(N.C. Super. Ct. Oct. 5, 2016) (unpublished); In re Se. Eye Ctr.-Pending Matters, 15 CVS 1648,
2016 WL 4163928, at *7 (N.C. Super. Ct. July 22, 2016) (unpublished). "Set-off is defined as 'a
defendant's counterdemand against the plaintiff, arising out of a transaction independent of the
plaintiff's claim."' In re Se. Eye Ctr.-Pending Matters, 2016 WL,4163928, at *7 (alteration and
emphasis omitted) (quoting Setoff, Black's Law Dictionacy (lOth ed. 2014)). Setoff claims are
subject to the applicable statute oflimitations. See Peny v. First Citizens Bank & Tr. Co., 223 N.C.
642,644,27 S.E.2d 636,637 (1943); lnre Se. Eye Ctr.-PendingMatters, 2016 WL4163928, at *7;
cf. Mikels v. Unique Tool & Mfg. Co .. Inc., No. 5:06CV32, 2007 WL 4284727, at *23-25
(W.D.N.C. Dec. 3, 2007) (unpublished) (noting that
holding regarding the statute of
limitations as applied to setoff claims had been neither followed nor rejected by any North Carolina
appellate court, and that other jurisdictions had rejected
rule). By contrast, claims for
"recoupment" are claims for "a 'reduction of a plaintiff's damages because of a demand by the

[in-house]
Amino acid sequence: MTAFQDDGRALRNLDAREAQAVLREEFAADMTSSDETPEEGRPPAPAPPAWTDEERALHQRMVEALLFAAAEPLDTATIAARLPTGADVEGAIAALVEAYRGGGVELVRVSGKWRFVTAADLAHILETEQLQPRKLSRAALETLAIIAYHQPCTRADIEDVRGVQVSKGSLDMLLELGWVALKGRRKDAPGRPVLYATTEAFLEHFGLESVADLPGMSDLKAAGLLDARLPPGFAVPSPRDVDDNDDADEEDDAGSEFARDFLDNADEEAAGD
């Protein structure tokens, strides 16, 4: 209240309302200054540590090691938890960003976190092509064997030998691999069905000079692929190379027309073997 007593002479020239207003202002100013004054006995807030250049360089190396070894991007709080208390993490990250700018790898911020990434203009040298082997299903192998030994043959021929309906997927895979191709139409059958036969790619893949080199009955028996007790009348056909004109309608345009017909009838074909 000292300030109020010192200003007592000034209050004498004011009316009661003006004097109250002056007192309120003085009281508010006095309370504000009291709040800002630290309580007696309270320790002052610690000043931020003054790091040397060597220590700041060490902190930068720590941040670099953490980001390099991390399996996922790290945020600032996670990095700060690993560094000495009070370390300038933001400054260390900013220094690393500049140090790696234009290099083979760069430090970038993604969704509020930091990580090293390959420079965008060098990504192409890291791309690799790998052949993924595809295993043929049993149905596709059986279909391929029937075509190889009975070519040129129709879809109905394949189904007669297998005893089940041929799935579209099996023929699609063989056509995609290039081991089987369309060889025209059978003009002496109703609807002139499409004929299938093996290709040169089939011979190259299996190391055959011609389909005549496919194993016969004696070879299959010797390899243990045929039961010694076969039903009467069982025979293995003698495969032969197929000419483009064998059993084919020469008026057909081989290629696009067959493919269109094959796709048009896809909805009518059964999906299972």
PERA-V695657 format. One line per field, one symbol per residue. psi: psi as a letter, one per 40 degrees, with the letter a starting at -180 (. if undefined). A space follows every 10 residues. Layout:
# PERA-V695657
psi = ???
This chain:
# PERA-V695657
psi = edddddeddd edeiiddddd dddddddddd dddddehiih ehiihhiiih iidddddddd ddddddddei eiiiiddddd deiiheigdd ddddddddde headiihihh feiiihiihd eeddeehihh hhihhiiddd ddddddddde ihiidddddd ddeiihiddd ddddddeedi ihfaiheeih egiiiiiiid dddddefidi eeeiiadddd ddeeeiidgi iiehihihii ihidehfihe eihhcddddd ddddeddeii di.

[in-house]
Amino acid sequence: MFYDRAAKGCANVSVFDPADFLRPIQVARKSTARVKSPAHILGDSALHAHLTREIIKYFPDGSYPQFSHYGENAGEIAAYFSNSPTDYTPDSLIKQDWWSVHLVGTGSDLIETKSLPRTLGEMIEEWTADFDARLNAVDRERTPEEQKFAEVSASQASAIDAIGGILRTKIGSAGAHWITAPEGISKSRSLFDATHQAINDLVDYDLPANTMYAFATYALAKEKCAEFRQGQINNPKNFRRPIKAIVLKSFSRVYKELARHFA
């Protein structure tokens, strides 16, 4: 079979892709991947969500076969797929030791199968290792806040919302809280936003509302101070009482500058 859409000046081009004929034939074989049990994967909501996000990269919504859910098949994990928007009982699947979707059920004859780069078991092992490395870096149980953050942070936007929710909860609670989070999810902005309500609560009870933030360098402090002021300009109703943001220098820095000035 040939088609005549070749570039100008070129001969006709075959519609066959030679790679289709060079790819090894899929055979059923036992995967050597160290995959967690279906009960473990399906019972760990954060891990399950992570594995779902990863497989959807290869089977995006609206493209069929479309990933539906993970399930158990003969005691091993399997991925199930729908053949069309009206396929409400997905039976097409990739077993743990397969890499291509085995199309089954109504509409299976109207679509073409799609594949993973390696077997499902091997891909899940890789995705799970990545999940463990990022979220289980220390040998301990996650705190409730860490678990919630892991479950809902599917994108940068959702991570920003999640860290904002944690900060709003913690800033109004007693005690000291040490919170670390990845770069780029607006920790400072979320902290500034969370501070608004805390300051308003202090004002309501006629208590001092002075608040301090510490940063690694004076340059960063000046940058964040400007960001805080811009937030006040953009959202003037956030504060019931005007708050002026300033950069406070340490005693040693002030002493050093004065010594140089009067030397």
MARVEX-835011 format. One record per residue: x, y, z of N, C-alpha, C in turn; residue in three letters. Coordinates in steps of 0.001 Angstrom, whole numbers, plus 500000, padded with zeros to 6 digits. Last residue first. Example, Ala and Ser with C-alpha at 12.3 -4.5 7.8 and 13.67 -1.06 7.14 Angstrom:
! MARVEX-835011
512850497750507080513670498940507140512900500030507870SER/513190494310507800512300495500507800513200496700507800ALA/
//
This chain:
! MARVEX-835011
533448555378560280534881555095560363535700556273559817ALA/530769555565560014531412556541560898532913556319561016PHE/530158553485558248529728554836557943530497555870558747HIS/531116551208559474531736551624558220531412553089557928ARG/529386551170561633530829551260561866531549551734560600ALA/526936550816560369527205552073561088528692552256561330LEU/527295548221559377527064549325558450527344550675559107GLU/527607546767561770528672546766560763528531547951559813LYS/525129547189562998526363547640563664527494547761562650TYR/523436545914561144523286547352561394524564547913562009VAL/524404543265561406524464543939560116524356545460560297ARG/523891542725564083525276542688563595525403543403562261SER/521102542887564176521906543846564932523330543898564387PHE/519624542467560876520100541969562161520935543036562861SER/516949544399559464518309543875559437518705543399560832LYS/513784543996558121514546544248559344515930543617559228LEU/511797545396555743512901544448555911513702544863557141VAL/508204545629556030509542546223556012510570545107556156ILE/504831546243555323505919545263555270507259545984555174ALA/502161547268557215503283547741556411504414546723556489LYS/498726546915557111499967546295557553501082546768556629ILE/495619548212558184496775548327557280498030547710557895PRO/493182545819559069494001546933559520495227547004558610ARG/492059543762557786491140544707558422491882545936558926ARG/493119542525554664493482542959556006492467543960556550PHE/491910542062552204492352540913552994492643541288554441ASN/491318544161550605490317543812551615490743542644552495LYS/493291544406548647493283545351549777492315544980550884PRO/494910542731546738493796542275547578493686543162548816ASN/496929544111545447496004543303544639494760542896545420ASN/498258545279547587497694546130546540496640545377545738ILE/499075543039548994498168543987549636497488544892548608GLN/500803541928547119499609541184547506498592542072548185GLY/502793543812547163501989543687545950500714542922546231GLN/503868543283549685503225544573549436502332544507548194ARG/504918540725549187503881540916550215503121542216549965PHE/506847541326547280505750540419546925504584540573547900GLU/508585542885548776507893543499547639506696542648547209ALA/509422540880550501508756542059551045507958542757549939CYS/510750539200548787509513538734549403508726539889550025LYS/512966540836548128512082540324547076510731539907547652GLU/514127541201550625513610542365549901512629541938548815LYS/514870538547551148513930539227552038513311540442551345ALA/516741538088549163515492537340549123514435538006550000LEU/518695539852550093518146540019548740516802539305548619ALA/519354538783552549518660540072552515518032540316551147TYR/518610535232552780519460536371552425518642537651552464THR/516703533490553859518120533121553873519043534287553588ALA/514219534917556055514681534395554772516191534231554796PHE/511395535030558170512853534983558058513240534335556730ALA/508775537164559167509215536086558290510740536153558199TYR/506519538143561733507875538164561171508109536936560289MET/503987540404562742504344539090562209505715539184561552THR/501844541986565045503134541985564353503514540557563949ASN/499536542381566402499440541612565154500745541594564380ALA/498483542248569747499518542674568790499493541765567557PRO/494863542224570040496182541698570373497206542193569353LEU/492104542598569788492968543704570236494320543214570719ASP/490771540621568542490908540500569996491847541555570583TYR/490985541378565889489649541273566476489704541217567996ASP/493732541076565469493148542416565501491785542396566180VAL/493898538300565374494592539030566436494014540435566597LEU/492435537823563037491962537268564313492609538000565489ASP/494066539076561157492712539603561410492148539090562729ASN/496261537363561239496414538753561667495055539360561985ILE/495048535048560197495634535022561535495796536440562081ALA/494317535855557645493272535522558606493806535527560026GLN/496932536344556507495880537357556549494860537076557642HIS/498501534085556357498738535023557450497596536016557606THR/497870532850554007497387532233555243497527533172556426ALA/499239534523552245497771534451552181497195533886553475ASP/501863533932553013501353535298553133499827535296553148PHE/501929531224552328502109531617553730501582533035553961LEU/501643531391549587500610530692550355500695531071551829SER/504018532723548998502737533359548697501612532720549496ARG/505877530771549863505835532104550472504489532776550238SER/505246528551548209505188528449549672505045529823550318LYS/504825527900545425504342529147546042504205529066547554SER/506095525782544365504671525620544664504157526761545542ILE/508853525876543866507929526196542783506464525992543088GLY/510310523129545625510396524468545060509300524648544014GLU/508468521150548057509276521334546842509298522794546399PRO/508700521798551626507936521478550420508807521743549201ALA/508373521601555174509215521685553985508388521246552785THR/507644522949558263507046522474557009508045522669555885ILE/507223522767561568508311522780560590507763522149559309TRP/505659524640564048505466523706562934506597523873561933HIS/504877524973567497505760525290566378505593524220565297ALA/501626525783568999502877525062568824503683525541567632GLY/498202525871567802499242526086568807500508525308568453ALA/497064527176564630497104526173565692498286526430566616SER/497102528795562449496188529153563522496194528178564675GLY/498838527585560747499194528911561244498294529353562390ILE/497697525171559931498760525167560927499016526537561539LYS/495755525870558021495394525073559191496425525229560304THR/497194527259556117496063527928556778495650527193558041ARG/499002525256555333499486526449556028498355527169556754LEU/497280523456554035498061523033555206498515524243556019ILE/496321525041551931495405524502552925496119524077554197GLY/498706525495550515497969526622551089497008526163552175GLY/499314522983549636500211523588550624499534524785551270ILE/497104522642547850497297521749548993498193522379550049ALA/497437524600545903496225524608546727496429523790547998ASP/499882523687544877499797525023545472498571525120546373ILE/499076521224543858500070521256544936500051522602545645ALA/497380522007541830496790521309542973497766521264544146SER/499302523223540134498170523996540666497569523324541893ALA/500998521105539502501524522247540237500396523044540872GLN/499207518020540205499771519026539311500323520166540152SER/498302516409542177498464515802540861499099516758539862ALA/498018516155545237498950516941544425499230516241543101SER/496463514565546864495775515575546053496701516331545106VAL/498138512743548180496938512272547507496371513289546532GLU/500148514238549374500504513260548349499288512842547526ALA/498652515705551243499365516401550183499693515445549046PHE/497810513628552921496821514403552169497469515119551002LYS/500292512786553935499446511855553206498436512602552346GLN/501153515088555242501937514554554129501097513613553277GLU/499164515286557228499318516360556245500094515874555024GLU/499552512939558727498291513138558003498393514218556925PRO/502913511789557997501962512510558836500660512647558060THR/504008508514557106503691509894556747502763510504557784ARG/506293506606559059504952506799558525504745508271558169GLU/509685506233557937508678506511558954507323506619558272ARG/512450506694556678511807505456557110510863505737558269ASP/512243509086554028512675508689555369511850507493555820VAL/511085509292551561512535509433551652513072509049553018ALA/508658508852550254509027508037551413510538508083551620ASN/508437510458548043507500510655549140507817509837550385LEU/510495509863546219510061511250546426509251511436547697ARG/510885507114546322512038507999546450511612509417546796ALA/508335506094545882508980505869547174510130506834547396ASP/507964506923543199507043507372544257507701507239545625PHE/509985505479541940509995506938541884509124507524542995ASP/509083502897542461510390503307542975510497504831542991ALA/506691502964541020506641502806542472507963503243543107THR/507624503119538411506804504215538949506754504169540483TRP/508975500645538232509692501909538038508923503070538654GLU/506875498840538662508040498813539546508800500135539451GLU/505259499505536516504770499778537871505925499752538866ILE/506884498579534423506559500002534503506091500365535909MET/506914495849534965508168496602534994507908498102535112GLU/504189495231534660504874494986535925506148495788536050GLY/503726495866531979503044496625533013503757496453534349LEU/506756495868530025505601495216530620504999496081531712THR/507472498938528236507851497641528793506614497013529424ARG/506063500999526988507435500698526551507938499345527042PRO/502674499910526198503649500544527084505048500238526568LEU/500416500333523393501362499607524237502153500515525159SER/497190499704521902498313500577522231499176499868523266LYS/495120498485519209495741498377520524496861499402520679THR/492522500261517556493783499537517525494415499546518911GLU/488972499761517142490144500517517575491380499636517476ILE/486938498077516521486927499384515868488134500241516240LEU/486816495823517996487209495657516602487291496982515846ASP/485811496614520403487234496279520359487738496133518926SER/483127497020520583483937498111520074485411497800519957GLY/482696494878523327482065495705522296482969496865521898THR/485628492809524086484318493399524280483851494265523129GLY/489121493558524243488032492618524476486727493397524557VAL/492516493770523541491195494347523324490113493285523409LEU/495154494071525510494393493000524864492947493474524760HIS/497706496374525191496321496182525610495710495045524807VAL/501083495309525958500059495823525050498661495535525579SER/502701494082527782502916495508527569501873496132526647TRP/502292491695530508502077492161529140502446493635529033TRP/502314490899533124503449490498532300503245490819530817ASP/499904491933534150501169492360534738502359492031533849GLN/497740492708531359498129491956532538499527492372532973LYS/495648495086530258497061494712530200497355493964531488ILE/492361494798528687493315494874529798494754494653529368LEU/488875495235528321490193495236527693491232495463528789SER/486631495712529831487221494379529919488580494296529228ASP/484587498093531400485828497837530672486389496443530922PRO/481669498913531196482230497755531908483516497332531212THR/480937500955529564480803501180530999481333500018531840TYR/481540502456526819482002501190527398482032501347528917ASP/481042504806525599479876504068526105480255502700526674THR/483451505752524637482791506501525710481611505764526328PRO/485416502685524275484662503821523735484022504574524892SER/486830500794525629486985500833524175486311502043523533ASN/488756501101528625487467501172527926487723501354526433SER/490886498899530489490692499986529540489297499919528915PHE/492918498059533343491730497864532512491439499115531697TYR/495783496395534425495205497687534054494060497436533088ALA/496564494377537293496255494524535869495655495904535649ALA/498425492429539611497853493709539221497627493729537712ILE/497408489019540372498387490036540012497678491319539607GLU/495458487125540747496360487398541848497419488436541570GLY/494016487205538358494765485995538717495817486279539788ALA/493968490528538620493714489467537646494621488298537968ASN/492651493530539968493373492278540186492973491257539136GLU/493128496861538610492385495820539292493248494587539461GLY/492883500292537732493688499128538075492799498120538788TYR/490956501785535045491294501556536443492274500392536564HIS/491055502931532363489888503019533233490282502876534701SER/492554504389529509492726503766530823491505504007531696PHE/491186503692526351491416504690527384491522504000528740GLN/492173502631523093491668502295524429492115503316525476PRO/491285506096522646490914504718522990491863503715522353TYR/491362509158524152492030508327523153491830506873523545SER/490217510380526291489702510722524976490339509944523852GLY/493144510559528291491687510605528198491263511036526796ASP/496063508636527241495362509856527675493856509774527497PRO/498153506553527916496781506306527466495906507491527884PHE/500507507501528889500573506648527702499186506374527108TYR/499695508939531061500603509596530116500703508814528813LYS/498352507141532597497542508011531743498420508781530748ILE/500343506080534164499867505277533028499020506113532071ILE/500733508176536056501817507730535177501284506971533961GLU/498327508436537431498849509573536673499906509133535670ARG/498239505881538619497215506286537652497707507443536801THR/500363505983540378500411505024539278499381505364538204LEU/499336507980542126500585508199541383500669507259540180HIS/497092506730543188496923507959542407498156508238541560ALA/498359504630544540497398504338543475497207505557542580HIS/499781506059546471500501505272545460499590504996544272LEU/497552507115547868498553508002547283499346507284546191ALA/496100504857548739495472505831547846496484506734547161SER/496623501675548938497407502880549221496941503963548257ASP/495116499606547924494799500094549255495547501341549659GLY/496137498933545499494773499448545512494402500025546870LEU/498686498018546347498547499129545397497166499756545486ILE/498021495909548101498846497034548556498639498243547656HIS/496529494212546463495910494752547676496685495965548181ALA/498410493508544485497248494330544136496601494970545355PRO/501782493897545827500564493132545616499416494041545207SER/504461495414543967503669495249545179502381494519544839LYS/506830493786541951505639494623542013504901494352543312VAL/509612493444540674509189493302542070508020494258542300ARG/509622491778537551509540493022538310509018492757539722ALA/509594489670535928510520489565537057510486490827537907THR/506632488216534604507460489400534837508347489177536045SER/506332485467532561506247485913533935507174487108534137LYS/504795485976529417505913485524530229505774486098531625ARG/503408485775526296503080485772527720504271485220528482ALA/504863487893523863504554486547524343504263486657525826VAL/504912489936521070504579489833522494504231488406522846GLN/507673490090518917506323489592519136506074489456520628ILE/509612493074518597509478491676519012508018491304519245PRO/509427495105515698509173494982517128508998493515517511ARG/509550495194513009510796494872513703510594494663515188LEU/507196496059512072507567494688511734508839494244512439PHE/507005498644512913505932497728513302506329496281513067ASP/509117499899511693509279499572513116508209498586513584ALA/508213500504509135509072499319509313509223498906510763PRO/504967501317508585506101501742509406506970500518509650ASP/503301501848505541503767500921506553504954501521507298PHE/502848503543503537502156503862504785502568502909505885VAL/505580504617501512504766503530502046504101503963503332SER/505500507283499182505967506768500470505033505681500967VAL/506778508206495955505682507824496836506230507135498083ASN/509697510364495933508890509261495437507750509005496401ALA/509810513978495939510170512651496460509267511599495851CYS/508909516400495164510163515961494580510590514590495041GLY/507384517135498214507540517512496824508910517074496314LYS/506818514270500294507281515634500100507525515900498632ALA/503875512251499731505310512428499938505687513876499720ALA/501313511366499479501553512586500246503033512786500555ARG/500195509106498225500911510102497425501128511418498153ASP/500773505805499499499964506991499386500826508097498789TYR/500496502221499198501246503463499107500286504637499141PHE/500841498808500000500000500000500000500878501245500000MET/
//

defendant arising out of the same transaction."' In re Se. Eye Ctr.-Pending Matters, 2016 WL
4163928, at *7 (alteration and emphasis omitted) (quoting Recoupment, Black's Law Dictionary
(lOth ed. 2014)); see RL REGIN.C .. LLC v. Lightouse Cove. LLC, 229 N.C. App. 71,78-79,748
S.E.2d 723, 728 (2013) (acknowledging, but not adopting, the First Circuit's rule that recoupment
is an affirmative defense to claims under the federal Equal Credit Opportunity Act which allows a
defendant to reduce the plaintiff's recovery on the basis of a claim that arose from ''the same
transaction," and that recoupment counterclaims are not subject to the statute of limitations),
rev'donothergrounds 367N.C. 425,762 S.E.2d 188 (2014). Claimsforrecoupmentarenotsubject
to the statute of limitations. See Crescent Foods. Inc., 2016 WL 6270257, at *6.4
Puma argues that its counterclaims are recoupment claims and therefore are not subject to
the statute of limitations. But Puma's counterclaims do not arise from the same transaction as